A note about the stories: right from the beginning of the project  it was decided that the stories would be no more than a couple of paragraphs long. We originally wanted them to fit on the back of a postcard. There are many stories all this length. We will keep putting them up.

The cell was small, the skirt was wide
What’s under there? her cell mates cried
A cloven hoof?  A hairy leg?
Or treasure trove To make men beg?
They saw her enigmatic smile
The spark that fired her wondering eye
And when she set to twirling
They saw time flying by
No pleas could stall her passing
No tears put out her flame
When only smoke and ash remained
(and shame no one would claim)
They could not tell her story
Having never asked her name

She slides into one of those invalid-blue discomfort chairs
under ‘Gate 21’ where her future lay refueling
a tiny brown paper lunch-bag perched in her diminutive lap
I admire the distinctiveness with which she slips from this unlikely sack
a half dozen oysters artfully arranged on seaweed and how
with the gusto of a gossip savoring overheard conversations
she slurps them into mollusk oblivion

I pinch my inner arm
She presses her tongue along the corners of her mouth
and her skirts apparently without her assistance
appear to rise and crowd her thighs
Certain that I am deceived by a trick of terminal light
I stare as from the worn and torn receptacle housing the gutted bivalves
a platter of tossed greens emerges
coated with crumbled chèvre and
a tasteful sprinkling of fresh raspberries

I determine I am witnessing the impossible
She pulls out a seven inch tower of Mocha Fantasy
when her flight is called nibbling off a small chunk
with unconcealed regret she replaces her fantastic post-repast indulgence
into its chimeric culinary bindle
and as she takes her place in the slow moving line
a gust of air conditioned fate holds her self-determined skirts poised
like a hula-hoop about her rolling derrière

Now her plane is not my plane so I do not try to follow
my feet firmly planted on the ground later I will be sure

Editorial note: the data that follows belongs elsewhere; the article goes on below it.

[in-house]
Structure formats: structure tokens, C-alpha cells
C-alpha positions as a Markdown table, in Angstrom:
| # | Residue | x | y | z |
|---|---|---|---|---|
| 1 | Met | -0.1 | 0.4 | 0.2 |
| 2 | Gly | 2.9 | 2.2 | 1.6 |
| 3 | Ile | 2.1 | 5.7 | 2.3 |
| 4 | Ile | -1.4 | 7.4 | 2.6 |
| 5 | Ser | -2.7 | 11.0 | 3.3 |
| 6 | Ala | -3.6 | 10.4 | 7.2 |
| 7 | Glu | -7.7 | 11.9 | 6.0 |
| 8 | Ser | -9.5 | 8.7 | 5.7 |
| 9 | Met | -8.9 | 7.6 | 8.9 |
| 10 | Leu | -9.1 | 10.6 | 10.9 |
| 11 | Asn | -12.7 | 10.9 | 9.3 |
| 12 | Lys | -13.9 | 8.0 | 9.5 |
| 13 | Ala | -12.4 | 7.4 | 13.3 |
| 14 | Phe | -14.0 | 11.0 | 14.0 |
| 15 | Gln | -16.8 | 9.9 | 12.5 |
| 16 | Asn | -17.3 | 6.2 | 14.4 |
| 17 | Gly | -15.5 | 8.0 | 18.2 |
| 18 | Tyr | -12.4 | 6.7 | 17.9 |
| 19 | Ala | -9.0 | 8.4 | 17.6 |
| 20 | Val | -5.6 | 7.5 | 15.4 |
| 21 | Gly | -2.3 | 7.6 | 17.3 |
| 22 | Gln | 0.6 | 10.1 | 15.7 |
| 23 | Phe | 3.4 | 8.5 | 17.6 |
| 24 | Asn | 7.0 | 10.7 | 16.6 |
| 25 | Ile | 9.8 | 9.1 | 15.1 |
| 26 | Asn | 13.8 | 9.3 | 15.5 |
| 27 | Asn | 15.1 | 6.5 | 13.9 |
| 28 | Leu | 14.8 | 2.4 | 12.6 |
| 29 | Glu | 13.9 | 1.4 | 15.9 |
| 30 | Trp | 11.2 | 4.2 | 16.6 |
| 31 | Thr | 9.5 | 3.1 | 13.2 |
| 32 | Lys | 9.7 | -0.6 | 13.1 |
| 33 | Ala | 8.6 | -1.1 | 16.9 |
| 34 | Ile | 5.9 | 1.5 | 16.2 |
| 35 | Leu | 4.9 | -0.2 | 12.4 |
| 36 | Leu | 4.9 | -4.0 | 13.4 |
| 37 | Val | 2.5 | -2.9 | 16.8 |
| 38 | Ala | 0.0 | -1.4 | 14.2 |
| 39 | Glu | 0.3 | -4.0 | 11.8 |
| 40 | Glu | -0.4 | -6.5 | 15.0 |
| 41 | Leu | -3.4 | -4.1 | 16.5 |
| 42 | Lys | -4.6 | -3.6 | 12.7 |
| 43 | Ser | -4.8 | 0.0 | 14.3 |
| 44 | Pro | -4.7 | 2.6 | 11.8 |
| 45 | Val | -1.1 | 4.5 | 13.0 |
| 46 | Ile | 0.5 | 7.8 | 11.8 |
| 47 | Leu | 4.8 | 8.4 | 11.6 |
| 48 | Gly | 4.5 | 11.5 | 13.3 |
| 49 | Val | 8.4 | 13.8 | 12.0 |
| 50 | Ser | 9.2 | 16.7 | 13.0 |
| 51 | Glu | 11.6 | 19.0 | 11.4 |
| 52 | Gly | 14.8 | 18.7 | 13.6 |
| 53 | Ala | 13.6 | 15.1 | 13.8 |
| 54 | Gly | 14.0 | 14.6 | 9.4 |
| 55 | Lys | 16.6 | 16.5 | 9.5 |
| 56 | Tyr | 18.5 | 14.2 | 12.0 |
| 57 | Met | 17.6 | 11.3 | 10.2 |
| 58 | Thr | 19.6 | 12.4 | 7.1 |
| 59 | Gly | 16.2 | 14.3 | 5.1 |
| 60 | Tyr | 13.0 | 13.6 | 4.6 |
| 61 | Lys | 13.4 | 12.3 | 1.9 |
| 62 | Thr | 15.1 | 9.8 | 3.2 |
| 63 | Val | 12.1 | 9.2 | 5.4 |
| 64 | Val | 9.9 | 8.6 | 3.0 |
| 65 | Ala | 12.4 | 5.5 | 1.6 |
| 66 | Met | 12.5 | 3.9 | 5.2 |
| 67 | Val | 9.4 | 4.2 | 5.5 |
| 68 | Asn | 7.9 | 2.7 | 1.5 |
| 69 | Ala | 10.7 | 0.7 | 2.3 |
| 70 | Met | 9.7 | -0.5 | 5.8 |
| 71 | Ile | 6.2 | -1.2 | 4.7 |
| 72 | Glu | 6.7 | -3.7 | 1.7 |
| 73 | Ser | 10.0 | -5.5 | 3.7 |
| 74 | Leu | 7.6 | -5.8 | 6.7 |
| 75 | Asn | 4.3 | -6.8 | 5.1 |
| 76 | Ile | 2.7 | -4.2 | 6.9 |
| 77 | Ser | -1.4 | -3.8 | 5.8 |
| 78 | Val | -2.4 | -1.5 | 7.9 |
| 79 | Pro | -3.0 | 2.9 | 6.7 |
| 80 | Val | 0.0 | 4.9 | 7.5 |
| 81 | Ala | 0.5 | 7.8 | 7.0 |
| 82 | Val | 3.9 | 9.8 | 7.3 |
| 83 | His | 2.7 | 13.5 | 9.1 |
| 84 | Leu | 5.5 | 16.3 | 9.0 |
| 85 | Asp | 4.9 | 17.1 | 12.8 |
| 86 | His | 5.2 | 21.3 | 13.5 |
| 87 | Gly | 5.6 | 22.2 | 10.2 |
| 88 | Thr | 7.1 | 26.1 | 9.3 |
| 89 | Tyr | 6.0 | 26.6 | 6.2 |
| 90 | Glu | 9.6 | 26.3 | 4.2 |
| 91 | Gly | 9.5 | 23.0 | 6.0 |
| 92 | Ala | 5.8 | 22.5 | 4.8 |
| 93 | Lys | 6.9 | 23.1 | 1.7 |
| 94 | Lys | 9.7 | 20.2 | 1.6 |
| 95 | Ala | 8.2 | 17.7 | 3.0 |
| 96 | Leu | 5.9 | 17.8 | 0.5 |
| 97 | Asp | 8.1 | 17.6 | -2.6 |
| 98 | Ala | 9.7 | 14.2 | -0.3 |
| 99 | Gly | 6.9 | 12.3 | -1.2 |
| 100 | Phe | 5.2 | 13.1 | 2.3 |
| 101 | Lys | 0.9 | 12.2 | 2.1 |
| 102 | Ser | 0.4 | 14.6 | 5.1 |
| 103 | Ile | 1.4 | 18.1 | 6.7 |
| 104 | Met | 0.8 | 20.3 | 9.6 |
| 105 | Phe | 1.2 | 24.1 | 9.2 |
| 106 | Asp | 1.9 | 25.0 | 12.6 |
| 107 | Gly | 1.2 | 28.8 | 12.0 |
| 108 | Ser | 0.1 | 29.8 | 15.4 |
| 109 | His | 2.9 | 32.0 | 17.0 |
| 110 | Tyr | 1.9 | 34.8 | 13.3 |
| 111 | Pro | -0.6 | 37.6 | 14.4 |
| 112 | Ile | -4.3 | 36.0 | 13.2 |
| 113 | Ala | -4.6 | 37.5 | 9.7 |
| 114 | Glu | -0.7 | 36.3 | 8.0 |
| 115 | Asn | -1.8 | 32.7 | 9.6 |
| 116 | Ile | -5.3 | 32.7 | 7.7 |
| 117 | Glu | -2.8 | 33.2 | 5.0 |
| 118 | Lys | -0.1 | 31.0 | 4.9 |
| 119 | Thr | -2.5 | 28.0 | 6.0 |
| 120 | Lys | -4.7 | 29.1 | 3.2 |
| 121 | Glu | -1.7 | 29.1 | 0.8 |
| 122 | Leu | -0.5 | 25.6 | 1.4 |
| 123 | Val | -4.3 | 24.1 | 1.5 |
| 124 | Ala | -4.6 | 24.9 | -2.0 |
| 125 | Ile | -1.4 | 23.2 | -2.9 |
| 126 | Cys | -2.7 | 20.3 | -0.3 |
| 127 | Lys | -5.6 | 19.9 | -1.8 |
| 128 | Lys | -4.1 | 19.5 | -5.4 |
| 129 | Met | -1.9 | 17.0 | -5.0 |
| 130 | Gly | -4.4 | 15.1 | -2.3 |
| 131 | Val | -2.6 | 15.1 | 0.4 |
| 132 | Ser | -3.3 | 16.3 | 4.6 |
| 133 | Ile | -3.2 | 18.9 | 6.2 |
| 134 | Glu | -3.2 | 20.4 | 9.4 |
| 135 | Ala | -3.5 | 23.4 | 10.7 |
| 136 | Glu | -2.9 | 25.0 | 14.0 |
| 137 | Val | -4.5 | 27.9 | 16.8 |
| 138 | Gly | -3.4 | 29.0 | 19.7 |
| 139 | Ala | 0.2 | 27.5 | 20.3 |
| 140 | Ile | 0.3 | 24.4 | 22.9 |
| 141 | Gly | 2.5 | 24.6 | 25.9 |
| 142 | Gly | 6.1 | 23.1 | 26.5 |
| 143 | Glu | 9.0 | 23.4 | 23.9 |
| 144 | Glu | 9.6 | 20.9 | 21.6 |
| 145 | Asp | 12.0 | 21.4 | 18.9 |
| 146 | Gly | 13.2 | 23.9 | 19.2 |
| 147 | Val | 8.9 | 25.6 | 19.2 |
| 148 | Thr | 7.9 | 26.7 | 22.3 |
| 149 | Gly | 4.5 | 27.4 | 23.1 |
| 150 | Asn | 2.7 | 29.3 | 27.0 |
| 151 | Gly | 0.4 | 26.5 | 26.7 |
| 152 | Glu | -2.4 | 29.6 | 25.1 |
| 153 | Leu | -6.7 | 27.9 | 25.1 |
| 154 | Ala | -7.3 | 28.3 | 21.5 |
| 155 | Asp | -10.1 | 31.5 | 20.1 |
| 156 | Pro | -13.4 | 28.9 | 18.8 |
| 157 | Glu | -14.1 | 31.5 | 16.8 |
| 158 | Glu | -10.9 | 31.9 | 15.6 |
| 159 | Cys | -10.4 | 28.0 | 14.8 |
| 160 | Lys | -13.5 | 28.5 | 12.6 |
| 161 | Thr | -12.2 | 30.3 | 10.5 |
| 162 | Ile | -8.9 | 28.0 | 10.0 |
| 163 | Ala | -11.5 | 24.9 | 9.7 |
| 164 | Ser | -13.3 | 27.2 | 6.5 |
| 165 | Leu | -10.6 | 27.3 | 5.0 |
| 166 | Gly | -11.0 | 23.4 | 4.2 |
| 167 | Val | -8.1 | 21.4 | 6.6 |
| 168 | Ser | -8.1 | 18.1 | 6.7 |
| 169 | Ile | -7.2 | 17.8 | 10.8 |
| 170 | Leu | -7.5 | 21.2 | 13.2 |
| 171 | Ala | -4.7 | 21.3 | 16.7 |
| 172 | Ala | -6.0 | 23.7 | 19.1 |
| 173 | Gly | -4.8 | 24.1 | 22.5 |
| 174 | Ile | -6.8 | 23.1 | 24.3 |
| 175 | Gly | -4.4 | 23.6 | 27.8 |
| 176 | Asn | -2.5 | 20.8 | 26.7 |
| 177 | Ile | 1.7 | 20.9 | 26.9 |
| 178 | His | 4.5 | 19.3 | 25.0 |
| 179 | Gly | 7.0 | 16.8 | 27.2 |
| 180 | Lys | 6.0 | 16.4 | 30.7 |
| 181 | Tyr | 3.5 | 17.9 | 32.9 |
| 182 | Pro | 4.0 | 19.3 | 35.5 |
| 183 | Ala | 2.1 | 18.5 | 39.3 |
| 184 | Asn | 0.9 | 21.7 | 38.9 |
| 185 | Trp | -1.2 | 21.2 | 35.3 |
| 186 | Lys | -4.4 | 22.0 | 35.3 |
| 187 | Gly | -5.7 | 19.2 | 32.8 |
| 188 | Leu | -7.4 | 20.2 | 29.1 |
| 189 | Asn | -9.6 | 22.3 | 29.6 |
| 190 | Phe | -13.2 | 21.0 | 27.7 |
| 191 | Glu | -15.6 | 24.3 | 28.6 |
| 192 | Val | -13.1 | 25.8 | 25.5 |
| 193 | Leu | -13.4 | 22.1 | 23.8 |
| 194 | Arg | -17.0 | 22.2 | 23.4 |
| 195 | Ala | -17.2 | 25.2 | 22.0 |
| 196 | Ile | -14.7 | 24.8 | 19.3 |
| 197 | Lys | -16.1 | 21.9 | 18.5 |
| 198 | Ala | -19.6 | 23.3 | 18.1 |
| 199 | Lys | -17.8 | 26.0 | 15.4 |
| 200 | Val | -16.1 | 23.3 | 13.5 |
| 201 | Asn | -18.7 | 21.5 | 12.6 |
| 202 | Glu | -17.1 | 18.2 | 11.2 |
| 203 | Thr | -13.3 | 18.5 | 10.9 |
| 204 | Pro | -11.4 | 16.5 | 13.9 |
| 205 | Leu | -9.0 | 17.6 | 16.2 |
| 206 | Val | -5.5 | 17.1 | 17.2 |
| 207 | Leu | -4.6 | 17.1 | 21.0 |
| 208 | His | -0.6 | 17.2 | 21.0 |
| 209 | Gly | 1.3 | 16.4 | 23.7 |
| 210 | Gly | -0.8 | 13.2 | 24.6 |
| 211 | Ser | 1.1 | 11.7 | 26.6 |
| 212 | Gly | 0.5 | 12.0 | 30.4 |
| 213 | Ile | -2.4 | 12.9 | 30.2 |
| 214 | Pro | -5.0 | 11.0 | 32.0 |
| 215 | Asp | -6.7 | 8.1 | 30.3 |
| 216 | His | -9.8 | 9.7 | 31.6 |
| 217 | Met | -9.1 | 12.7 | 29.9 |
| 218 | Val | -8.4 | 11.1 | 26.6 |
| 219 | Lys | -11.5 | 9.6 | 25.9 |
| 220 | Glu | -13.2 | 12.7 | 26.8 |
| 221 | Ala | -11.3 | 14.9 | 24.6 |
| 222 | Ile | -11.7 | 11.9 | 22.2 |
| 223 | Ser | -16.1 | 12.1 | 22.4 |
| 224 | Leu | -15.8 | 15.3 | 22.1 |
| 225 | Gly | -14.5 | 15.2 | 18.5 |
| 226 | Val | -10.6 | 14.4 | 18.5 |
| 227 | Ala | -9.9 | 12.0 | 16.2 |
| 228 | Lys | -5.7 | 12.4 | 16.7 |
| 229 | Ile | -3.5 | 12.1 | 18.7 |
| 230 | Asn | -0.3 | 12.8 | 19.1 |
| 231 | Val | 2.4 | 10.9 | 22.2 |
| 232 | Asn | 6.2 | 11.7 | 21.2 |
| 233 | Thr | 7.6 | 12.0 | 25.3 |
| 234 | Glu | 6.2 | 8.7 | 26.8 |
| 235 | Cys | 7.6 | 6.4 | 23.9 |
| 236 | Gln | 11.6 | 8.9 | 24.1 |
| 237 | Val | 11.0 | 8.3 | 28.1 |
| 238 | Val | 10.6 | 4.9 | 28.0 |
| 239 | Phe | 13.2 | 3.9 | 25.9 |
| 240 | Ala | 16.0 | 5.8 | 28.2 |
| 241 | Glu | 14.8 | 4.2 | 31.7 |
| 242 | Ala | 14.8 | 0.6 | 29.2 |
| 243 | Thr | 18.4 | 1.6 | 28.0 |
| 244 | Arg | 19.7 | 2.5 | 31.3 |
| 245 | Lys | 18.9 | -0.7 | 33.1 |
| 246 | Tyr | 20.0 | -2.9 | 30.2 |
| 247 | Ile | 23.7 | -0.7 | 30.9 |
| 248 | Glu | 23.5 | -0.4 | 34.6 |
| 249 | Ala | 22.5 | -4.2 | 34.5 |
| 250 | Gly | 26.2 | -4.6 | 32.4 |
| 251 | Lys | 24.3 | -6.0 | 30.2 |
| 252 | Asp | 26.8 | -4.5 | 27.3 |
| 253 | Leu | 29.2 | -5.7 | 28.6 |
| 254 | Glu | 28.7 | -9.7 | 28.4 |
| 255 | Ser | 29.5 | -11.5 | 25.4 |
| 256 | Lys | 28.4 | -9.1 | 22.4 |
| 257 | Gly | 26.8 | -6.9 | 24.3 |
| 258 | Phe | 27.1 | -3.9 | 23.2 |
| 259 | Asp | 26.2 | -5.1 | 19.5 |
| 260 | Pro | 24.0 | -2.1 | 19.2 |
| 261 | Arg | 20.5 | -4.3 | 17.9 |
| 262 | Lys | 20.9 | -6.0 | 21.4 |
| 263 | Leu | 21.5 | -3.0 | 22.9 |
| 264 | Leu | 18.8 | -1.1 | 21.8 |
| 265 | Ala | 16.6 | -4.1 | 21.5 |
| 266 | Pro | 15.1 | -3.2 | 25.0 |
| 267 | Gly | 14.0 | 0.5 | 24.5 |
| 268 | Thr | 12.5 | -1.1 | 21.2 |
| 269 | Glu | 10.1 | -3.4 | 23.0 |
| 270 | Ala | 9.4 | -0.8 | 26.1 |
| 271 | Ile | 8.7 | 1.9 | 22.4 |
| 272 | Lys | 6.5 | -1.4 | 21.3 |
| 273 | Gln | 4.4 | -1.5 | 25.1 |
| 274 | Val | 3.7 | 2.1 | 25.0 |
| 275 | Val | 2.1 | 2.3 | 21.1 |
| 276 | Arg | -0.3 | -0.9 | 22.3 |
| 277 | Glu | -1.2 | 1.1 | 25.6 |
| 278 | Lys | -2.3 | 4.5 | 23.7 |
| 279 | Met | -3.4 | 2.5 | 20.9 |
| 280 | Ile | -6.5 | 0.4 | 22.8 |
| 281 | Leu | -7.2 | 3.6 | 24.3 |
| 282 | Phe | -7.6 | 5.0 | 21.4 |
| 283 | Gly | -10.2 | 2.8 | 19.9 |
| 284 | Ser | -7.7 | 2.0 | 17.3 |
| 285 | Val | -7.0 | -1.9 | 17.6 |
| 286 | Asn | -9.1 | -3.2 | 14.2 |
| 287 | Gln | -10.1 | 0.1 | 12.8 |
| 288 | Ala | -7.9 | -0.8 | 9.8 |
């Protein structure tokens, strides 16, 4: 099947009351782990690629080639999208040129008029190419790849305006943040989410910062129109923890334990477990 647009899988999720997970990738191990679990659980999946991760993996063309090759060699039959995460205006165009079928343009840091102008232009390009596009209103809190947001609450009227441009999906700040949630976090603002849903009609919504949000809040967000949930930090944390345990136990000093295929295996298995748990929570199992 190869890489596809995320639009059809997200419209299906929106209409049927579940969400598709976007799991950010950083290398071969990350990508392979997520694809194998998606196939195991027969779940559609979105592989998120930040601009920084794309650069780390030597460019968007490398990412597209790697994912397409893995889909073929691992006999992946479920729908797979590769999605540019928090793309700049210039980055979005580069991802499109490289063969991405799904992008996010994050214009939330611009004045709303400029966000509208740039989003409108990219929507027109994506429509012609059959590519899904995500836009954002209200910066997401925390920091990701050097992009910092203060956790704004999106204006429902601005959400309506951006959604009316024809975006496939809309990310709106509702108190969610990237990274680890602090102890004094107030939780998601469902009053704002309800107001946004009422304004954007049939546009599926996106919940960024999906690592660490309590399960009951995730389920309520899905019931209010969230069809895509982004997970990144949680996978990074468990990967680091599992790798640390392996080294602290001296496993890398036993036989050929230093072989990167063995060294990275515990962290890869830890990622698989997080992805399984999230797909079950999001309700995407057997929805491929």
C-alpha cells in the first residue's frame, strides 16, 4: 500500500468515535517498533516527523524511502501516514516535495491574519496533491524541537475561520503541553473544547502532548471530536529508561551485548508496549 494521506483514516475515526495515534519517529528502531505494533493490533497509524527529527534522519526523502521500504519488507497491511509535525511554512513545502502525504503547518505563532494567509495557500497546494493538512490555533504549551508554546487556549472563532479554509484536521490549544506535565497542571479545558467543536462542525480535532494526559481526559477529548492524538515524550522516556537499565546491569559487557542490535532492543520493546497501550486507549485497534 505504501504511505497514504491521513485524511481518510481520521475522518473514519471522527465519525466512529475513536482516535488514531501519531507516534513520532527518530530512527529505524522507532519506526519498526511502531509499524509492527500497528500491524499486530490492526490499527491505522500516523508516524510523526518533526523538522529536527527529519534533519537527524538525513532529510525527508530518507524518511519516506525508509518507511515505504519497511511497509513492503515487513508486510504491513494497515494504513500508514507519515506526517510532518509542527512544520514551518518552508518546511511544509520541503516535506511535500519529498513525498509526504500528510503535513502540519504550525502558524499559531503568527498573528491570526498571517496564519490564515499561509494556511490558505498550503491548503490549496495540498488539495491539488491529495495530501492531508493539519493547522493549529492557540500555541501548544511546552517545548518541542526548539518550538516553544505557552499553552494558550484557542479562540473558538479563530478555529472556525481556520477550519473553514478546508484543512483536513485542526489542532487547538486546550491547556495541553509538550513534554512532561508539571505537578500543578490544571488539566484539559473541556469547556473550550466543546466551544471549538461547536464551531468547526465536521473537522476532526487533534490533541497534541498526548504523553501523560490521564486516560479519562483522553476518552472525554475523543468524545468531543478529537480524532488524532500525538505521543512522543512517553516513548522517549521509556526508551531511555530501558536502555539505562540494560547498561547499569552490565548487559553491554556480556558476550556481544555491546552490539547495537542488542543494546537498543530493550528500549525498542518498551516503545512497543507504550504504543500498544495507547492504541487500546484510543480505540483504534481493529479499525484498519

so sure that I have been privy to some mystery
that I will begin buying tickets cheap ones, at first, to nearby locations
just to roam the terminal hoping she will reappear
later still I will begin to fly farther and farther spending
more and more time in terminals around the globe
when I find her again I won’t hesitate
I’ll follow find a way to lay my head
in her magnanimous skirts and perhaps
never return

She Who Walks the Desert Alone has that circling the drain look in her eye, having stayed alive too long in a place that chews up the best, and the look puts people on edge.  That along with the bony appendages draping like lucre across the heavy fabric of her voluminous skirts probably account for the rumors. Like the one about the demon, who lives between her legs and pleasures her whenever she wants.  You can see its tail, they say, trailing behind her.  I know better – that’s no tail but a crowbar she hauls to catch the sand storm static that drives men to their knees with head pain.  Another local legend has it that once, when a few stragglers tried to ambush her, ghosts flew from unseen seams in the many pleats that enfold her to finish them off.  Every now and again a piece of one of those sorry fools turns up.  ’Course a demon and ghosts are easier to believe in than a woman who’s smarter than you and carries a knife she knows how to use.  My own personal theory is that it’s her freedom she guards so carefully.  That’s a place few can envision and none care to go.